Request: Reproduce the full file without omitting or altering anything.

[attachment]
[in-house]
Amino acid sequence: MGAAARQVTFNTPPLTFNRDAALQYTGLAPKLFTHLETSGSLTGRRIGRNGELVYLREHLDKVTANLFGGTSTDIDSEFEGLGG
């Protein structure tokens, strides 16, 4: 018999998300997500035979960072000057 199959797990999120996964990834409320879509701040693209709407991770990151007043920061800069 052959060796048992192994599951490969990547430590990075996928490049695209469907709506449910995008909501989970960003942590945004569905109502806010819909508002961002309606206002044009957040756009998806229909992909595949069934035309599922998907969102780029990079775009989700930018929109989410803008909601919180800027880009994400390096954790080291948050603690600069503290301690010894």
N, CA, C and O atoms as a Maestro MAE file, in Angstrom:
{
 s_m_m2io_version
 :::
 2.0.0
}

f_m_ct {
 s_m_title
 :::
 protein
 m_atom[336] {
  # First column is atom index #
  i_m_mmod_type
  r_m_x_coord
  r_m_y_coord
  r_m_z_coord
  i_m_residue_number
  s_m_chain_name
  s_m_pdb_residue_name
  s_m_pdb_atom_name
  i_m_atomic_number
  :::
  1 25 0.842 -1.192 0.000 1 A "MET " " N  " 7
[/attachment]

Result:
[in-house]
Amino acid sequence: MGAAARQVTFNTPPLTFNRDAALQYTGLAPKLFTHLETSGSLTGRRIGRNGELVYLREHLDKVTANLFGGTSTDIDSEFEGLGG
């Protein structure tokens, strides 16, 4: 018999998300997500035979960072000057 199959797990999120996964990834409320879509701040693209709407991770990151007043920061800069 052959060796048992192994599951490969990547430590990075996928490049695209469907709506449910995008909501989970960003942590945004569905109502806010819909508002961002309606206002044009957040756009998806229909992909595949069934035309599922998907969102780029990079775009989700930018929109989410803008909601919180800027880009994400390096954790080291948050603690600069503290301690010894």
N, CA, C and O atoms as a Maestro MAE file, in Angstrom:
{
 s_m_m2io_version
 :::
 2.0.0
}

f_m_ct {
 s_m_title
 :::
 protein
 m_atom[336] {
  # First column is atom index #
  i_m_mmod_type
  r_m_x_coord
  r_m_y_coord
  r_m_z_coord
  i_m_residue_number
  s_m_chain_name
  s_m_pdb_residue_name
  s_m_pdb_atom_name
  i_m_atomic_number
  :::
  1 25 0.842 -1.192 0.000 1 A "MET " " N  " 7